The Ear Infection/Fat Connection
Yesterday The Checkup looked at research suggesting that MSG can make you fat.
Today's culprit? Ear infections.
On rare occasion, science moves forward in big, decisive steps. But more often it's a piling up of small, even obscure-seeming discoveries that may help us better understand how our bodies work -- and that sometimes strike us as obscure, or even bizarre.
At first blush, a connection between common childhood ear infections and adult overweight does seem kind of bizarre. But research presented at the National Meeting of the American Chemical Society earlier this week adds to a growing suspicion that repeated childhood ear infections may indeed contribute to obesity and overweight.
Ear infections can damage the nerve that carries taste sensations from the rear portion of the tongue to the brain, according to Derek J. Snyder, a doctoral student in neuroscience at Yale University who worked on the study along with lead researcher Linda Bartoshuk, a professor at the University of Florida's College of Dentistry. That damage can change the way a person tastes food, Snyder suggests, and steer him toward preferring foods that feel good in the mouth such as ice cream and other high-fat dairy products.
Snyder and colleagues looked at the food preferences of 245 adults who'd had ear infections when they were little and 1,055 folks who hadn't. The former tended to really dig creamy, fat-filled foods; they also tend to be more overweight than those who hadn't suffered childhood ear infections.
Snyder says this study is the fourth to link ear infections to overweight. While more research remains to be done, he says (and he intends to do it), he speculates that early treatment of ear infections could possibly keep some people from growing up fat.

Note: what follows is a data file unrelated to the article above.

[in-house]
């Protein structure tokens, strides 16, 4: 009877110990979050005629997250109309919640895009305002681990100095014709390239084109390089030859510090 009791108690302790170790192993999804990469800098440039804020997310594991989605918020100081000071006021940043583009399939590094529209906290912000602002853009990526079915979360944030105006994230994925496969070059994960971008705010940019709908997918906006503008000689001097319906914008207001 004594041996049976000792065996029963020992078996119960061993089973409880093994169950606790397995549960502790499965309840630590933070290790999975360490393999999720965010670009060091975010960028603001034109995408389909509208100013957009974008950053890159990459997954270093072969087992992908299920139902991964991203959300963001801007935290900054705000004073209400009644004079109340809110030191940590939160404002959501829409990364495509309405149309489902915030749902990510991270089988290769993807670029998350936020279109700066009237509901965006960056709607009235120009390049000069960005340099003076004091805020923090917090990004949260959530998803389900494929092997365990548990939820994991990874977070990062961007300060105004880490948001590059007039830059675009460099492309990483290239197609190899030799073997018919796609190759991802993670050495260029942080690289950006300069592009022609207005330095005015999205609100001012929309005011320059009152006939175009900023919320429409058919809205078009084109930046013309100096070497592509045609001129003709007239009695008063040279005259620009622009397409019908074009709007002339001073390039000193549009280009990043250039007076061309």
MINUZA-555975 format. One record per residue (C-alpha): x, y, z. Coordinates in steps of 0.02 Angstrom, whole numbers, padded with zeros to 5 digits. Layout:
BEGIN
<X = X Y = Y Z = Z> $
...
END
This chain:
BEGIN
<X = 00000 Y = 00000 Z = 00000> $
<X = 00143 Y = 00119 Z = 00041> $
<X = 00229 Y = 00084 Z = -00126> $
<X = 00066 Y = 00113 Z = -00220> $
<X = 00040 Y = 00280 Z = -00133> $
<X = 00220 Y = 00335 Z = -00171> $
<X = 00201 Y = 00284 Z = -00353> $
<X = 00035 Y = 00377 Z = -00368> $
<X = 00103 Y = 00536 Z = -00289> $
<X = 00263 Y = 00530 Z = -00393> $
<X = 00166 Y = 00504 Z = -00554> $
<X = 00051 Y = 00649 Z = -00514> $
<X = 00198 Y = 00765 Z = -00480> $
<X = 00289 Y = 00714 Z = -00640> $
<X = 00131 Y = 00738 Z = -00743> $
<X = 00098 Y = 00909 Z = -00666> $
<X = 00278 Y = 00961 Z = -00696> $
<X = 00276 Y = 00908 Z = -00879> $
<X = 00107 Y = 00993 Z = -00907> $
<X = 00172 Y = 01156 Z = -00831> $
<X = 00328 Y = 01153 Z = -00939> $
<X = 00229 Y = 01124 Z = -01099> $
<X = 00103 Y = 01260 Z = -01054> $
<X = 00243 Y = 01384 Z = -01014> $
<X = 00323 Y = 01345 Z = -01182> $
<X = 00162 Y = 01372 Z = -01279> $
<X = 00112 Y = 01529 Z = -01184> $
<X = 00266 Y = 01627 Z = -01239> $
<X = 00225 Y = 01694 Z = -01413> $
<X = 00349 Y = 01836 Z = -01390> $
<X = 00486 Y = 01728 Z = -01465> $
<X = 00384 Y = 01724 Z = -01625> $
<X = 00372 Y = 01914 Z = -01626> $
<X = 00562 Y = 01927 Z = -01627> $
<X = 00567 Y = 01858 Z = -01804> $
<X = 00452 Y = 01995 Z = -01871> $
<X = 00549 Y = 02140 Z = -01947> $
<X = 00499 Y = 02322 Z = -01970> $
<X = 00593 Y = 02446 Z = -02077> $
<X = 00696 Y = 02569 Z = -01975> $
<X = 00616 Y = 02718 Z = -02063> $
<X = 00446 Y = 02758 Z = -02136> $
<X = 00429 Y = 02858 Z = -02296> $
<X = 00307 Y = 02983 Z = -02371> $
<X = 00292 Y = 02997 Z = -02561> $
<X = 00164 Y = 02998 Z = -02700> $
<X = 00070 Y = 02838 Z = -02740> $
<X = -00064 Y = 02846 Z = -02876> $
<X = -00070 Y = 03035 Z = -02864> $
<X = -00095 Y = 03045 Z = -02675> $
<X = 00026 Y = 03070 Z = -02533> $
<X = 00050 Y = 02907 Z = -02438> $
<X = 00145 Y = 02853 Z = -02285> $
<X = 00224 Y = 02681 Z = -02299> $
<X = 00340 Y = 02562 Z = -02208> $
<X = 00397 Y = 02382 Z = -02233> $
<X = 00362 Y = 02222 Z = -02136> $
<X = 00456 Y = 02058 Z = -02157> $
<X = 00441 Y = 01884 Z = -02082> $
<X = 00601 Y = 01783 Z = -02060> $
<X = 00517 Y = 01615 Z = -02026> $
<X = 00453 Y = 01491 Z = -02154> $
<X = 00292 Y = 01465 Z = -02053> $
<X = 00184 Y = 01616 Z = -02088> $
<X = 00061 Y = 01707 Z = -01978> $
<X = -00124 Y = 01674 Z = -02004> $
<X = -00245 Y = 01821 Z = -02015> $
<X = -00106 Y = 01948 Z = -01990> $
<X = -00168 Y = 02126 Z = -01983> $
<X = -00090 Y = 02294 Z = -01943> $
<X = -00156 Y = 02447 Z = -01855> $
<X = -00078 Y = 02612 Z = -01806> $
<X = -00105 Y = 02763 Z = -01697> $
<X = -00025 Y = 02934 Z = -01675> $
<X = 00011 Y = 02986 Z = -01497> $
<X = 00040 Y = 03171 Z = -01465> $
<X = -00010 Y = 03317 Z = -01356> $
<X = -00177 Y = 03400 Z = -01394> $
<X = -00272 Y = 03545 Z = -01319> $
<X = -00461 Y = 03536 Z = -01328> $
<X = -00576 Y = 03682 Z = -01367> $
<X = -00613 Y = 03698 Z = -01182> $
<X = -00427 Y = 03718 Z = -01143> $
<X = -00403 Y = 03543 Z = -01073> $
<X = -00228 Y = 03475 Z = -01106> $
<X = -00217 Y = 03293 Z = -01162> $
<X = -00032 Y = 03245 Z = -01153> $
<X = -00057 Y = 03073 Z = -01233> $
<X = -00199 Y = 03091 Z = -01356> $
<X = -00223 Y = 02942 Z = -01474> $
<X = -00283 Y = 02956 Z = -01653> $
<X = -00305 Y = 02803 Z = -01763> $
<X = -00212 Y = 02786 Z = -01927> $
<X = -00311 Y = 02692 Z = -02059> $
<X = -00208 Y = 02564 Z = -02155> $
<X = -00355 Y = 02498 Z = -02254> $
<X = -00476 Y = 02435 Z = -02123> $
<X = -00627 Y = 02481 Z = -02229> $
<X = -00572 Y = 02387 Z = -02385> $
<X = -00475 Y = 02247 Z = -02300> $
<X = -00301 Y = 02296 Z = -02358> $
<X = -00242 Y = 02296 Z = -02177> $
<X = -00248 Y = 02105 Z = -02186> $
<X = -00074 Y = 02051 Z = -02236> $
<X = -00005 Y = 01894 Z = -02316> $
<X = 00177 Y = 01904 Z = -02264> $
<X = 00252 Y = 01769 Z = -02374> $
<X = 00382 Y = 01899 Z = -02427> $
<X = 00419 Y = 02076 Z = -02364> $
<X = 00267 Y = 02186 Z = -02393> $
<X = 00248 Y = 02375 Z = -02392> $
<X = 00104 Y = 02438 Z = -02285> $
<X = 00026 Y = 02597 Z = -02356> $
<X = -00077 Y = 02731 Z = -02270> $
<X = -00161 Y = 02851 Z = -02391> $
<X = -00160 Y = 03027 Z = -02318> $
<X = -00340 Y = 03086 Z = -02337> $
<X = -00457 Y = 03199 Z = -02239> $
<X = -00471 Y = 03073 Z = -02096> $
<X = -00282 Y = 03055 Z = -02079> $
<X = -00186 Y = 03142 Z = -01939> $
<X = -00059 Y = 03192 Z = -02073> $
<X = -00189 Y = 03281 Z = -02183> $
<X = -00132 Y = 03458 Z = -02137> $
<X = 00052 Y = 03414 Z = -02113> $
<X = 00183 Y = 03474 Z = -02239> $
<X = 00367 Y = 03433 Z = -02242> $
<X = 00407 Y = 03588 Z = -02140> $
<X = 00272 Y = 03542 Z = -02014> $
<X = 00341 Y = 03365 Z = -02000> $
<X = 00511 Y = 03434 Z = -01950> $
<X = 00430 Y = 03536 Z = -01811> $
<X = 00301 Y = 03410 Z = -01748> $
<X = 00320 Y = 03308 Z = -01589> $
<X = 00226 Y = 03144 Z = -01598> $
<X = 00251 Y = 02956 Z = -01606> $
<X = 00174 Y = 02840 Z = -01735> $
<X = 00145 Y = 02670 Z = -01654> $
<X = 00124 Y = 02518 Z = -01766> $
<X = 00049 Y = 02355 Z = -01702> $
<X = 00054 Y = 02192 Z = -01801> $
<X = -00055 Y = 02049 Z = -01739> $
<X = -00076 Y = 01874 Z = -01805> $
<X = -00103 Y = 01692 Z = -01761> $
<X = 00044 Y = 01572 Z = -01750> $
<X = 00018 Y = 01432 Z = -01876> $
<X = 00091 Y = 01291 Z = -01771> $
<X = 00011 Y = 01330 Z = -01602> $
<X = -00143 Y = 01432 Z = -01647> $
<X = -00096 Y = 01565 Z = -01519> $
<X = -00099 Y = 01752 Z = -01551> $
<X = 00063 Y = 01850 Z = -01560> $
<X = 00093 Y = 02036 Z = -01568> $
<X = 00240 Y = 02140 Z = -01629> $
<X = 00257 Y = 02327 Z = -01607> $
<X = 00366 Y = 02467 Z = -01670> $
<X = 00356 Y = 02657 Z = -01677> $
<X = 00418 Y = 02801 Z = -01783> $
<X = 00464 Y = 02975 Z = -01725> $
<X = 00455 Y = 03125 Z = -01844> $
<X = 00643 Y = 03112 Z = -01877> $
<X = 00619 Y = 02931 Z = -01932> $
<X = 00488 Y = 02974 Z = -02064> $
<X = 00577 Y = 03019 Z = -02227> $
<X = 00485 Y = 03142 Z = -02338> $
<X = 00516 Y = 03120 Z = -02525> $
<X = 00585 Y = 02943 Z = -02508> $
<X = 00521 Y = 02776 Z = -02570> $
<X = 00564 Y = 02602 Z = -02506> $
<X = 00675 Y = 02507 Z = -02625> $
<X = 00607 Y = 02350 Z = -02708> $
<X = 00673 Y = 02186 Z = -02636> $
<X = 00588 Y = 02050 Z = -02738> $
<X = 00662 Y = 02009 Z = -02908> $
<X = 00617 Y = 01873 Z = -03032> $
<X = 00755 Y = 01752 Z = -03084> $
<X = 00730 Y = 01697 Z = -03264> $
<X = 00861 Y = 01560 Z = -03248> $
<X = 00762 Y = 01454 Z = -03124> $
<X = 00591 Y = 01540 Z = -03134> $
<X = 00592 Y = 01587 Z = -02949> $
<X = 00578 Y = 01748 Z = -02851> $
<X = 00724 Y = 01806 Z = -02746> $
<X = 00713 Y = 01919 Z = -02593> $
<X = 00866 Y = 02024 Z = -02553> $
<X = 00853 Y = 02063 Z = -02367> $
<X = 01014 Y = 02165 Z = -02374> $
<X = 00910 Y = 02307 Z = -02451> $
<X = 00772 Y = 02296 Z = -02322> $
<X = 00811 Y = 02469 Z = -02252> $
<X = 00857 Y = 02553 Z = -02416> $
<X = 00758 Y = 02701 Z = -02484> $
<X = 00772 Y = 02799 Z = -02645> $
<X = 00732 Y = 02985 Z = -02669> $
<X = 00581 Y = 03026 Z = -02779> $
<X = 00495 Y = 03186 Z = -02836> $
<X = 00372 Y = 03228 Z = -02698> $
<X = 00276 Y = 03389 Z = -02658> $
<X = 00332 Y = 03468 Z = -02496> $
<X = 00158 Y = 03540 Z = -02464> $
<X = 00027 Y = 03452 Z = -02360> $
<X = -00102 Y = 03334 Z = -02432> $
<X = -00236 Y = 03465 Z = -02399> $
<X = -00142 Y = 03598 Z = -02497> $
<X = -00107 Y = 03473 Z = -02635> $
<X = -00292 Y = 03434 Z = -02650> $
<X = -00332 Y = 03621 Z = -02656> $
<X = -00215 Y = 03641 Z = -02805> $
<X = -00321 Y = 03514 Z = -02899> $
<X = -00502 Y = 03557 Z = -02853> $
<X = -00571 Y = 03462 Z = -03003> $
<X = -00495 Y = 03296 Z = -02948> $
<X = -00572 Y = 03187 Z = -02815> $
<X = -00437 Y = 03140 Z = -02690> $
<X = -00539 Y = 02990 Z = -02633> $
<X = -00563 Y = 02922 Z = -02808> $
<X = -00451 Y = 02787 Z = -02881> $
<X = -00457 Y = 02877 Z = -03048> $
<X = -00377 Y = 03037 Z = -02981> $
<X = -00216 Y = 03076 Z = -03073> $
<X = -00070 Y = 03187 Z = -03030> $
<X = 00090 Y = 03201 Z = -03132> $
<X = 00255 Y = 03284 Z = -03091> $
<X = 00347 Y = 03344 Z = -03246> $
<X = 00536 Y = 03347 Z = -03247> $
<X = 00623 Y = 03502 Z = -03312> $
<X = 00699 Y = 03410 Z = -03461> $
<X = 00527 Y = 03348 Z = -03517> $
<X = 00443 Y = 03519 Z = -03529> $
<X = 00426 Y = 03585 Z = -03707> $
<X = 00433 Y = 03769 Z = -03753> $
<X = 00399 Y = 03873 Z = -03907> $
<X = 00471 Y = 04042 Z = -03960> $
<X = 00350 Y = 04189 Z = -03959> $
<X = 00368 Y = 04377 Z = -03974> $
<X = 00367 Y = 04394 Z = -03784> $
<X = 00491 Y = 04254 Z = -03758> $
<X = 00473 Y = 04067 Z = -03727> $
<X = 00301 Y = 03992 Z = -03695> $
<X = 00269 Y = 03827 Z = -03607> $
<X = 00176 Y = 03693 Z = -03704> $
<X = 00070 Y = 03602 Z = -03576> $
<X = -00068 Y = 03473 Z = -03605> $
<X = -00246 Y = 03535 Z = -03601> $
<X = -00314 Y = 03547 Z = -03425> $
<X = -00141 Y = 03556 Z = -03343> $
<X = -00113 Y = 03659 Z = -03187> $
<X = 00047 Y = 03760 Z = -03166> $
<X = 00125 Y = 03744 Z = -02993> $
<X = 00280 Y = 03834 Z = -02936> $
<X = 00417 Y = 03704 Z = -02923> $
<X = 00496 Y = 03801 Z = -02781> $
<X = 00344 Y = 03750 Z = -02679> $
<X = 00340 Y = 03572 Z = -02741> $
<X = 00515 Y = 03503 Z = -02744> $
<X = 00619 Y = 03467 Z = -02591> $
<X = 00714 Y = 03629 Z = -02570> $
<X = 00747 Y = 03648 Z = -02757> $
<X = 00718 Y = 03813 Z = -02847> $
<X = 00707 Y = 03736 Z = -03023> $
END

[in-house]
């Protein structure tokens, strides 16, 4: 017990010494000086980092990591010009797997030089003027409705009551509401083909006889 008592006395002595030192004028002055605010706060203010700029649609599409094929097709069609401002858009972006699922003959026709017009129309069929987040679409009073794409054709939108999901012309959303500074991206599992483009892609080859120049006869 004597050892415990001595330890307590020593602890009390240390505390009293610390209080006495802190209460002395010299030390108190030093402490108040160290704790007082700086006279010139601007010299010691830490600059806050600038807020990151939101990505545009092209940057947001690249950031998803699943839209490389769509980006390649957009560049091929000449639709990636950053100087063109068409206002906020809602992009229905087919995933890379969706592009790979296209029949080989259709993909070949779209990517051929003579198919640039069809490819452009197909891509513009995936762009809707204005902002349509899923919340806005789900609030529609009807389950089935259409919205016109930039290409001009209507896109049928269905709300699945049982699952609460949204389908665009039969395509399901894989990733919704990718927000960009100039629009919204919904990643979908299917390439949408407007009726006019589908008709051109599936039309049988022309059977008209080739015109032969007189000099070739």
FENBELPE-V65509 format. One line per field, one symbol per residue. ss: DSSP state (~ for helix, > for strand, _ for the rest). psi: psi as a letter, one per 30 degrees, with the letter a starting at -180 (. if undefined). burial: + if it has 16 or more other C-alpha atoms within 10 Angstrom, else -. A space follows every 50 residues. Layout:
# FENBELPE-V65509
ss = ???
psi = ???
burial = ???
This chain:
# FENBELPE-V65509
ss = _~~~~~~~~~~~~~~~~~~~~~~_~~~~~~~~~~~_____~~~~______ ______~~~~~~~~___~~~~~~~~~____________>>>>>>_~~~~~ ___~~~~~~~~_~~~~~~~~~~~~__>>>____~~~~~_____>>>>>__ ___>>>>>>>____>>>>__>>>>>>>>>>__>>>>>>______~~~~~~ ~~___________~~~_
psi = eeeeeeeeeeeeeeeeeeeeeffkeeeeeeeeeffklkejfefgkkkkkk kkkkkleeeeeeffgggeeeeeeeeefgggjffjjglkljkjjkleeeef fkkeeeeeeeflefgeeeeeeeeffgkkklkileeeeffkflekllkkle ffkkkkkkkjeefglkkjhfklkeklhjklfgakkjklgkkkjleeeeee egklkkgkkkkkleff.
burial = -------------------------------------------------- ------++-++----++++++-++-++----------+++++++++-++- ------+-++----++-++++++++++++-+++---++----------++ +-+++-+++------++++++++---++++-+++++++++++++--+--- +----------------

That could add an interesting new wrinkle to the ongoing debate about treating ear infections with antibiotics. Because many cases resolve themselves after a week or so, a few days' "watchful waiting" while managing pain is the current recommended treatment for many kids over six months. That approach is in keeping with efforts to reduce antibiotic use so as to curb bacteria's developing resistance to front-line medications. But what if we knew that by not treating an ear infection we risked setting our kid up to be overweight?
It is quite possible that early diagnosis and treatment of ear infections may prevent obesity in some people. That said, it is important to remember three things. First, ear infections are so common because they have many different causes (so responses to a particular treatment may vary), which presents a significant public health challenge. Second, ear infections represent one of many factors related to obesity, so we need to develop a greater understanding of how these factors work together to increase intake and body mass. Finally, we are just beginning to explore this effect in detail, so it is possible that ear infections influence body mass only in certain groups of people. Further study should clarify these issues, but at the very least, we have found a potentially important contribution to long-term obesity risk, one that may be preventable.
Snyder hopes to publish the findings within the next six months. As the mother of a kid who lived for years on amoxicillin, going from one ear infection to the next, I'll be watching with interest -- and keeping on eye on the ice-cream carton.
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